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Uhuru should now go back to Ruto or fire his speech writers

By Michael Ndonye | June 11th 2021
President Uhuru Kenyatta (left) elbow greets Deputy President William Ruto during the 18th Annual National Prayer Breakfast at the Parliament buildings, Nairobi. [Elvis Ogina, Standard]

The political heavens have willed that President Uhuru Kenyatta goes back to Ruto or sacks Jubilee Party's political troubleshooters if he is to have a smooth ride with Raila Odinga.

In all his speeches lately, we see him throttling the 2017 post-election ghosts. For instance, his speech on Madaraka Day in Kisumu was arguably a fierce renewal of his 2017 attacks on the Judiciary—and there in lies the awkwardness.

Some political pundits faulted photojournalists who covered the celebrations for not directing their cameras enough towards Raila Odinga, James Orengo and the Nasa principals who successfully petitioned the elections through the Supreme Court and won. What then was Uhuru telling them while they believe the courts vindicated their claims of stolen elections?

Garry Kasparov talks about chess: “I used to attack because it was the only thing I knew. Now I attack because I know it works best.” Between 2013 and 2017, Uhuru and Ruto used to attack the opposition by all means. This was the only strategy that they had at hand.

Now that the political game players and the pieces changed after the Handshake in 2018, Uhuru should only attack when it works for him and his partners. He has, however, been turning his political barrels inward and by the look of things, he doesn't seem aware of this friendly fire. What evidence do I have?
In most of his written speeches lately, the president covertly hits at Raila and ODM, while his extemporaneous parts; where he speaks his mind while sometimes holding the microphone, attacks his former brother William Ruto. As such, he leaves an ideological cold gulf between his remnant Jubilee aides and the brotherly Raila's side. The speeches leave Tangatanga with a sweet taste in the mouth.

No longer fashionable

We all know that most of Jubilee's speech writers were recruited when hitting at Raila, the Opposition and all allied institutions including the Judiciary, was in vogue.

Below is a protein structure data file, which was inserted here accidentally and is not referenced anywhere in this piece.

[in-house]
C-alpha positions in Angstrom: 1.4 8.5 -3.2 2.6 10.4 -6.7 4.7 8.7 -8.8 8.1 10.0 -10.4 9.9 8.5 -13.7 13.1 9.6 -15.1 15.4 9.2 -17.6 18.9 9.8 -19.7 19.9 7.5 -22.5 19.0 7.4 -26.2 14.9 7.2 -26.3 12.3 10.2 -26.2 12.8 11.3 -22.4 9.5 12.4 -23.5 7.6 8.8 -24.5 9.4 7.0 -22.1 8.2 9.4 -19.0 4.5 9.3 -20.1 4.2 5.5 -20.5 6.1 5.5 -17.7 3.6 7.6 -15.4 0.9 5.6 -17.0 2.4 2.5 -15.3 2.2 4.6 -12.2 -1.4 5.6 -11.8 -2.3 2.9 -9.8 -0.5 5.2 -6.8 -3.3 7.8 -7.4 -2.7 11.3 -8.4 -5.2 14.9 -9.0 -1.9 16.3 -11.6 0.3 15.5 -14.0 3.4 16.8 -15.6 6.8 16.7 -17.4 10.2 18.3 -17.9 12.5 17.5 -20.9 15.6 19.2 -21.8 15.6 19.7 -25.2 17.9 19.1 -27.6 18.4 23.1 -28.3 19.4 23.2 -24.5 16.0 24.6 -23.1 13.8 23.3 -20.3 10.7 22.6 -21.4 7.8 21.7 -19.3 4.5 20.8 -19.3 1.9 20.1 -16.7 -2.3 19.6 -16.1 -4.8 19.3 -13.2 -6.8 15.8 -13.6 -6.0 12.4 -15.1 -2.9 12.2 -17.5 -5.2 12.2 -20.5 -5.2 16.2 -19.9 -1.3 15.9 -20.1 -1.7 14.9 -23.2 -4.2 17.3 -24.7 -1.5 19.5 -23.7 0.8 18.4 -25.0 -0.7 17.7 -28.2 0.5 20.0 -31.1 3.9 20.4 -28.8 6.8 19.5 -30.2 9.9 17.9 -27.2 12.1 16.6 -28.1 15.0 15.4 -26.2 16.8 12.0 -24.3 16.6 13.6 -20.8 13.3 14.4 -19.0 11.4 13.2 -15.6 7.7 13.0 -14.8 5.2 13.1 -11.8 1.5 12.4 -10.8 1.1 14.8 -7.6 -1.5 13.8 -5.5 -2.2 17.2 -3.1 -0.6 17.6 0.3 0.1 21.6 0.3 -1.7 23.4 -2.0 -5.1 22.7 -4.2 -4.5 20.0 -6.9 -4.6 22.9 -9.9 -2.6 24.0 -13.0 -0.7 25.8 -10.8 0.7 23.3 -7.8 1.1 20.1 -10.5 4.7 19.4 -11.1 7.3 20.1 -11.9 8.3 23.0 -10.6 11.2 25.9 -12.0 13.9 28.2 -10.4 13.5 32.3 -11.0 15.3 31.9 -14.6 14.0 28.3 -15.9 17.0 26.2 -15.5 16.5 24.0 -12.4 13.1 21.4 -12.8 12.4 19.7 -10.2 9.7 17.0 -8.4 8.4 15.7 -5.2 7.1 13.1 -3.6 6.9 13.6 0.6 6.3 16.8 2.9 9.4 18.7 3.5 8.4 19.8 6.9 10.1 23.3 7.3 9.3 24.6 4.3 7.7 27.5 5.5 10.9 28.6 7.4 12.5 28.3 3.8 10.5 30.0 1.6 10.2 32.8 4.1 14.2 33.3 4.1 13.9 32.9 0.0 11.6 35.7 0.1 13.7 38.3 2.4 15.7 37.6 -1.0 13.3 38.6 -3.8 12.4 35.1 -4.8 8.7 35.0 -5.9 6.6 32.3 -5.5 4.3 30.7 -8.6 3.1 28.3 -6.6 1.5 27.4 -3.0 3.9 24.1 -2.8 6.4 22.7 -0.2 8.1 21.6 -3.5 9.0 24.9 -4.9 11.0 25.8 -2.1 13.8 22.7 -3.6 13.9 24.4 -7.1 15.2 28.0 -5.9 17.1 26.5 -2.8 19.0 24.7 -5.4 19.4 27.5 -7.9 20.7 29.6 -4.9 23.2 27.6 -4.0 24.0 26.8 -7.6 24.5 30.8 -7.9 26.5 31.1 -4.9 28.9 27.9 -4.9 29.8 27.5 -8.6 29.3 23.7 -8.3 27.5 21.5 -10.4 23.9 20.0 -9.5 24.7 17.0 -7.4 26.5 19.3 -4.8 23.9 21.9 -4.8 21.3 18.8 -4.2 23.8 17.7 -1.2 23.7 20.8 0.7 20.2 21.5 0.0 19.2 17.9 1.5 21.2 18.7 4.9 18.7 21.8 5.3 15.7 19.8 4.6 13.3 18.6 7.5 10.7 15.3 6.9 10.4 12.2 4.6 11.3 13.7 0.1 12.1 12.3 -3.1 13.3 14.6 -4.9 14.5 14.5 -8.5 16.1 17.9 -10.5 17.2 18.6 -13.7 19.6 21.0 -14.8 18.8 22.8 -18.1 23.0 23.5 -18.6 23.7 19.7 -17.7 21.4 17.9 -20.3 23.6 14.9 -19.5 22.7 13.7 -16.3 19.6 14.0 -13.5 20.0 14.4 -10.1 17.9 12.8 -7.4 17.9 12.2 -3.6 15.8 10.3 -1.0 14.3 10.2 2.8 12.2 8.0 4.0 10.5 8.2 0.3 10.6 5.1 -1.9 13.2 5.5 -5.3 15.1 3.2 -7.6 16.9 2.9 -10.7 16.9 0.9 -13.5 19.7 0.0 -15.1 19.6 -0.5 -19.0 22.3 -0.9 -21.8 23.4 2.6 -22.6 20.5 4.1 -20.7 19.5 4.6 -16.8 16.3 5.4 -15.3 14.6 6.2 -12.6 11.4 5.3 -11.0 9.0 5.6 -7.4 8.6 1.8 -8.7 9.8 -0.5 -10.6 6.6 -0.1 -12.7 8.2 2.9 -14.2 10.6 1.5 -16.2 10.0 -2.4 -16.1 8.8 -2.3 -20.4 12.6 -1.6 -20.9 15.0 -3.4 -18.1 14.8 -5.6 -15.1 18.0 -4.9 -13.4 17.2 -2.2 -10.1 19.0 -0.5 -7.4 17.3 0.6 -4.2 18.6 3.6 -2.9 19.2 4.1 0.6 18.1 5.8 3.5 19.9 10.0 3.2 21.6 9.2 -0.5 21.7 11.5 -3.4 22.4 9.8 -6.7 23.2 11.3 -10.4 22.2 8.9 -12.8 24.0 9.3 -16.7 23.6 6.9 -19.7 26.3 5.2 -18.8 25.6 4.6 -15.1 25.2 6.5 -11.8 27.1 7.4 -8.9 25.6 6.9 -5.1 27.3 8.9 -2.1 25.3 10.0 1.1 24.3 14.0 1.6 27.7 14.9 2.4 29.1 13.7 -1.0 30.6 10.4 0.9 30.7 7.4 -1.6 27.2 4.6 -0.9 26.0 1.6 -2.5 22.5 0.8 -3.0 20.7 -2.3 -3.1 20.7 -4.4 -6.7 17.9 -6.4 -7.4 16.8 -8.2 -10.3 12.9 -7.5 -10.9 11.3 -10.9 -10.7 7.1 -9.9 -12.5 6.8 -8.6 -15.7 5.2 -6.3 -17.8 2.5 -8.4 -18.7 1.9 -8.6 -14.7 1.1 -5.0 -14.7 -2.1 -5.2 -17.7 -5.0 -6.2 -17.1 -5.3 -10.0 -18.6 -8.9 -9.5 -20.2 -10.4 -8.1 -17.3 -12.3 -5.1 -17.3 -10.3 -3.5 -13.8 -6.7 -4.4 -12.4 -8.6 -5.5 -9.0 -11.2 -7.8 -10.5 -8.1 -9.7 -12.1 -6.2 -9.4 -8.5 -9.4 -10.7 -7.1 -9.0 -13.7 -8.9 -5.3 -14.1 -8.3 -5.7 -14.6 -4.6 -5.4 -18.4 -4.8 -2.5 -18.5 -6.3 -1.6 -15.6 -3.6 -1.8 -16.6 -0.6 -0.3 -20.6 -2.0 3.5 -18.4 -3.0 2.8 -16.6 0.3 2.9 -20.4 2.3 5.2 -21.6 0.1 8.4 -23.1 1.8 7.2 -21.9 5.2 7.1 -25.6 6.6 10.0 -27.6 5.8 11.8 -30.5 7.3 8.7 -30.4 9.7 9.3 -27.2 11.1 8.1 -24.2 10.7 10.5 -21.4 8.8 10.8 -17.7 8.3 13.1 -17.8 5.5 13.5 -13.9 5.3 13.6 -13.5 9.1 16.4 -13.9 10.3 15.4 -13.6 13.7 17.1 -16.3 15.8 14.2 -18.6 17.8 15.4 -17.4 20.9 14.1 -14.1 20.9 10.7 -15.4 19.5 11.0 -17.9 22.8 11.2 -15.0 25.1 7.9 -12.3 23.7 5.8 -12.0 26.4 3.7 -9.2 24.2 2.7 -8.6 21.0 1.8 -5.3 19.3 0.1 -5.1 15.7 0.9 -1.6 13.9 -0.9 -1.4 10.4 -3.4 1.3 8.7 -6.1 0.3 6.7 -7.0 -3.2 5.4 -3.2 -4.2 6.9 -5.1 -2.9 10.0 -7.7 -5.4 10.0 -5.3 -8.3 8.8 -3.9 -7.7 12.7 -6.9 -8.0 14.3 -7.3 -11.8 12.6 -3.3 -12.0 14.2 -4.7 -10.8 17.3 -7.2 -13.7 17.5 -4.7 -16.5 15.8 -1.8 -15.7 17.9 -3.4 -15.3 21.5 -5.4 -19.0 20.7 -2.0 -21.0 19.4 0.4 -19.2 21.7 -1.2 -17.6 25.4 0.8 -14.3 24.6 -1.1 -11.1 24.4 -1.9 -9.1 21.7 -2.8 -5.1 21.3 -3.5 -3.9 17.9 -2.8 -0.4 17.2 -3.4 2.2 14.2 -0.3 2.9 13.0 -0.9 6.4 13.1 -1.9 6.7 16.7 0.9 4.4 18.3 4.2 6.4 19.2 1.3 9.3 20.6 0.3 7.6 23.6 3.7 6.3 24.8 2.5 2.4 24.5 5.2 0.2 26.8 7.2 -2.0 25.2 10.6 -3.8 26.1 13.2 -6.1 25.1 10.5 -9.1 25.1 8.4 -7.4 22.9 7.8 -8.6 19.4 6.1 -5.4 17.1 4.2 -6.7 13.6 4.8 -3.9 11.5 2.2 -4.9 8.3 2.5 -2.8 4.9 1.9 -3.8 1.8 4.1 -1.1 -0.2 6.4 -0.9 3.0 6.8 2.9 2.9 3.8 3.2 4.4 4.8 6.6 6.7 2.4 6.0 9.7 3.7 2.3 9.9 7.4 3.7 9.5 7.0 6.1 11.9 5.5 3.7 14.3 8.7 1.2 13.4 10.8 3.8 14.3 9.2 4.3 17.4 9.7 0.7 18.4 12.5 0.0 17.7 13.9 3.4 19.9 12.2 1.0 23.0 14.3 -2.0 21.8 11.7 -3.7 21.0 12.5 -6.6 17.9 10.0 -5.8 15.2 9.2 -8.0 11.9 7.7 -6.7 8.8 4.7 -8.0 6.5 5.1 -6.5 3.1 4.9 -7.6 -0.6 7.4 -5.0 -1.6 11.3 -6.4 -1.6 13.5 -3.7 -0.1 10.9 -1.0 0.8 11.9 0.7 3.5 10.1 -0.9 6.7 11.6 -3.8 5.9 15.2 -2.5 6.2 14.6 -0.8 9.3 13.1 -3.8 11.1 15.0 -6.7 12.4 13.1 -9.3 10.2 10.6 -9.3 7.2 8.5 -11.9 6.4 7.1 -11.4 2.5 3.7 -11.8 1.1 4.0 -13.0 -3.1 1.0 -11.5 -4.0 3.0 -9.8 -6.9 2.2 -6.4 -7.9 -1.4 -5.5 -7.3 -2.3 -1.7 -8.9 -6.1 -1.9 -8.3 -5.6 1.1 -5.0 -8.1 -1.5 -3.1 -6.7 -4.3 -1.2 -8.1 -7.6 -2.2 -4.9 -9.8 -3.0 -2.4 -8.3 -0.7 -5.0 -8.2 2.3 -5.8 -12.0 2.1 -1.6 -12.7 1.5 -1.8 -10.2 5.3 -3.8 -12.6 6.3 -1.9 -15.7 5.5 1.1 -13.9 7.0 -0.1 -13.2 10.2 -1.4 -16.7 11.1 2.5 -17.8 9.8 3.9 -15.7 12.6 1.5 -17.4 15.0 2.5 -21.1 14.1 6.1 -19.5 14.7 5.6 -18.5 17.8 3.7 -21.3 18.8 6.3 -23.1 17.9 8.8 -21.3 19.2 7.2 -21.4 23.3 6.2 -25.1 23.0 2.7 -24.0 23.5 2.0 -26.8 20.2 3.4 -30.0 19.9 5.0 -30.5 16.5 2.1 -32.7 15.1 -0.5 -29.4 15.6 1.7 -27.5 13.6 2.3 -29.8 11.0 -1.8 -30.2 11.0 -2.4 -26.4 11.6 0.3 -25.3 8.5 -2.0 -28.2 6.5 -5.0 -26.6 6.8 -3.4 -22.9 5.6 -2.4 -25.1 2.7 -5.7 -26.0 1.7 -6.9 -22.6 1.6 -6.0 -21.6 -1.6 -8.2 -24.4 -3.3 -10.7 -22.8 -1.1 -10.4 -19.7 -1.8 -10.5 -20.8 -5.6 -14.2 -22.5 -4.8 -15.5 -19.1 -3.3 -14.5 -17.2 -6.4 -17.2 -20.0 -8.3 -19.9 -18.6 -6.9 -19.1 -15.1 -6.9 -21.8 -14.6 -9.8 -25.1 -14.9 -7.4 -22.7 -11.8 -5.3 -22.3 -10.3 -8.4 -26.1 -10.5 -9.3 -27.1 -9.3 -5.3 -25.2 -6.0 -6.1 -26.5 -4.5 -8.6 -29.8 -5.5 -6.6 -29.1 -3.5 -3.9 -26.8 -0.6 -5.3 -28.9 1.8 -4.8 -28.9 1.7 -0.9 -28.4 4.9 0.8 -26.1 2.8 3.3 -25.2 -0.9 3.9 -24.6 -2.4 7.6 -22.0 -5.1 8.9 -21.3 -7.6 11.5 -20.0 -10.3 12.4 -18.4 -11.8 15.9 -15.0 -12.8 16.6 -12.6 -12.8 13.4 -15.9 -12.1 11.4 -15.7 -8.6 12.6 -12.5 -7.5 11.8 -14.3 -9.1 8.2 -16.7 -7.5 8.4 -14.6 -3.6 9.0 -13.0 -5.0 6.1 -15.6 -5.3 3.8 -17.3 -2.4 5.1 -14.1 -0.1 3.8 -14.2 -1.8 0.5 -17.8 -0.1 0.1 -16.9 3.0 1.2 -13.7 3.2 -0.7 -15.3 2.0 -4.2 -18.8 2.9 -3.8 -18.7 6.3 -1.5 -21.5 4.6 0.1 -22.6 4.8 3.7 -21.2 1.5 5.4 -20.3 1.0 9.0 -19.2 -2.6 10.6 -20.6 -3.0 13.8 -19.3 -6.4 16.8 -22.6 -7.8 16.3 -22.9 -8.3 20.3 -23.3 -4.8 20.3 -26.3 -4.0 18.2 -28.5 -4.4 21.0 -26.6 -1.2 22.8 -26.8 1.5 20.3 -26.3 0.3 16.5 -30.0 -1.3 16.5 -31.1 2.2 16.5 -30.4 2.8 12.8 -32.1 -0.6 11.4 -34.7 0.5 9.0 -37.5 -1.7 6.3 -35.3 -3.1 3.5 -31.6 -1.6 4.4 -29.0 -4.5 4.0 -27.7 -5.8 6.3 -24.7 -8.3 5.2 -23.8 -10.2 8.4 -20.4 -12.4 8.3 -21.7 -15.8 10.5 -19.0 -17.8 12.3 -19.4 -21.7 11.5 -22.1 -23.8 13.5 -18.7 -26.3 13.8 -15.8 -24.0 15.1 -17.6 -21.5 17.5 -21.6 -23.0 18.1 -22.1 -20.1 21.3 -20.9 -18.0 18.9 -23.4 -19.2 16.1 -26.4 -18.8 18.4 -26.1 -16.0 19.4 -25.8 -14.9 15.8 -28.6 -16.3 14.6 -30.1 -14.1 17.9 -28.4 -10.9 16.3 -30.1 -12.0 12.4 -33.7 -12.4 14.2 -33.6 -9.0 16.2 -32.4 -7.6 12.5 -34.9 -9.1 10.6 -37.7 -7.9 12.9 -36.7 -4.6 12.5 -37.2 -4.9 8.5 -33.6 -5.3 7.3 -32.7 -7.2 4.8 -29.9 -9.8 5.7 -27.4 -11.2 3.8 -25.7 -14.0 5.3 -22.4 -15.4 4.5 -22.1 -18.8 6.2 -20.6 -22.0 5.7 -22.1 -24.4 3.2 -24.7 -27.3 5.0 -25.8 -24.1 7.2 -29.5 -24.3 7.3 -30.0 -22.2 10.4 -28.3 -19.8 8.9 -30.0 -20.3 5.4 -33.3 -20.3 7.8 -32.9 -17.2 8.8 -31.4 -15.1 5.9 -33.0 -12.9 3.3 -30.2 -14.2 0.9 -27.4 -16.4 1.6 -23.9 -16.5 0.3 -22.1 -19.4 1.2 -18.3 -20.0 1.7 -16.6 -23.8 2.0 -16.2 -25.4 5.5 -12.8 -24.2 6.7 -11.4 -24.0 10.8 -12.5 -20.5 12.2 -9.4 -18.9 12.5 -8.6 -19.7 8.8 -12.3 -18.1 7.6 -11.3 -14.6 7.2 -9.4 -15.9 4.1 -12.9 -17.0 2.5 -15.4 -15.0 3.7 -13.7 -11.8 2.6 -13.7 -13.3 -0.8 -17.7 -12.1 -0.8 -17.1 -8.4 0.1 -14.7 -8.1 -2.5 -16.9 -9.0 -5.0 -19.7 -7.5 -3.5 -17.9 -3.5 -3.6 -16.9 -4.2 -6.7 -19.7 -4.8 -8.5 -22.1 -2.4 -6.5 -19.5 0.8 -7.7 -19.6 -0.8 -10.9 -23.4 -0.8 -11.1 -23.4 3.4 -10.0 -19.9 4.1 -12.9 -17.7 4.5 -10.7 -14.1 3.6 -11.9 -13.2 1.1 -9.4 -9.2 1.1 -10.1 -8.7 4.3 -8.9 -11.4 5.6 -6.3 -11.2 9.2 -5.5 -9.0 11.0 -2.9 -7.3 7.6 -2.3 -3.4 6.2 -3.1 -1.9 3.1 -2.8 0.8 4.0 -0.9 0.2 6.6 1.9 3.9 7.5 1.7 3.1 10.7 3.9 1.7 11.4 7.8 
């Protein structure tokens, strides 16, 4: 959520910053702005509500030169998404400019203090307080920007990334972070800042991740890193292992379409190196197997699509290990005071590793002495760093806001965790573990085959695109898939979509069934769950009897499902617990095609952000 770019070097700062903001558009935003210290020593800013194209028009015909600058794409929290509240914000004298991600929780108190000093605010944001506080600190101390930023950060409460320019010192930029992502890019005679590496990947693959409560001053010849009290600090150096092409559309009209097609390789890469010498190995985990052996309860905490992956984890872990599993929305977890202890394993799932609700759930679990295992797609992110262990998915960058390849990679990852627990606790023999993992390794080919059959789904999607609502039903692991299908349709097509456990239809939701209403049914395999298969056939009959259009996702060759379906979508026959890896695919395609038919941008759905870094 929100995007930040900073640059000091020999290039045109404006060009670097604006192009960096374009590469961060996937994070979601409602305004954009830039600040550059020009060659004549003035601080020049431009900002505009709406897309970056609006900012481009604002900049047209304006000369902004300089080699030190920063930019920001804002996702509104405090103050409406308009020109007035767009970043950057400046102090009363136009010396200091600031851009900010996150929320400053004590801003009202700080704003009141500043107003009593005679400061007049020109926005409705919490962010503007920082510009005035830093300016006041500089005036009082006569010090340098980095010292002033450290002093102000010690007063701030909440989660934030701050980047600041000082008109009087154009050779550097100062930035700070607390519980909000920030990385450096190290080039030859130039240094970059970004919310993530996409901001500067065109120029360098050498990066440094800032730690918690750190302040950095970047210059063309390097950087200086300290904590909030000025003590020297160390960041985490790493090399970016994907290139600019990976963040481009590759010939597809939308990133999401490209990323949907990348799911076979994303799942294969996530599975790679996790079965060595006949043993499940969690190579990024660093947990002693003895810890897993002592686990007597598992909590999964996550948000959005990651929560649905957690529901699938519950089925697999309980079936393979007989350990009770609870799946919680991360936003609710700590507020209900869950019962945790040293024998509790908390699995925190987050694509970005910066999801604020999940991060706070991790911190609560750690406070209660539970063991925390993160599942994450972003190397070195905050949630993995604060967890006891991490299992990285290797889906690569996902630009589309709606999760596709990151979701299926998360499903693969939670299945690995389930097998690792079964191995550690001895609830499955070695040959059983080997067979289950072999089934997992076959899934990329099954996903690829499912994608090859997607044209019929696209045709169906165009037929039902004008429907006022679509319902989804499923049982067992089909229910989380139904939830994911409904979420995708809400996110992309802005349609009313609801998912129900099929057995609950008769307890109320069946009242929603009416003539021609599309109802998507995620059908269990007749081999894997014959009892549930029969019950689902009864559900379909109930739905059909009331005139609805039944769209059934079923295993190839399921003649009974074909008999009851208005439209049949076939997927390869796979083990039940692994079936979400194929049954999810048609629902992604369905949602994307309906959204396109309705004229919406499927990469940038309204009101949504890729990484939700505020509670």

Could they have forgotten that it is no longer fashionable to attack Raila, thanks to the Handshake? It seems they haven’t realised that the Judiciary and Raila share the 2017 nerve. Moreover, any attempt to revisit the Judiciary, now or in the future, would be revisiting Raila.

While Uhuru struggles to affirm his legitimacy, the opposition, which now dines alongside him in the high tables, has cemented an alternative view since the annulling of 2017 presidential election.

Remember after the 2017 elections, political analysts projected that Jubilee's second term's major hurdles would be stamping their legitimacy after the 2017 election nullification. This is especially because Nasa snubbed the repeat election and later swore in Raila as the people’s president.

It was a stroke of political genius on Uhuru’s part to capture Raila and his armies through the Handshake. It shattered the political glass, tossing generals from both sides of the political divide off balance.

While the president scored well in numbing the Opposition, he is slow in getting his knee off Judiciary’s neck. The Judiciary almost boated NASA across Jordan to Canaan — for the first time since Raila’s political career three decades ago.

What can we say then? Uhuru should call a meeting with himself, and then with his political spin-doctors. He can have all the freedom to attack the Judiciary and the former NASA if he goes back to Ruto.

Or, he should send his speech writers packing, if they are to blame for the friendly fire. There must be a formula of dropping his beef with the Judiciary and 2017 political silhouettes now that he’s handled his former brother Ruto with political ‘vayolence’.

Otherwise, the way things are going, the political Satan has asked to sift Uhuru’s legacy and nobody in the political plains and the mountains will be willing to offer petitions against it — not even his brother Raila.

Dr Ndonye is a political economist of communication


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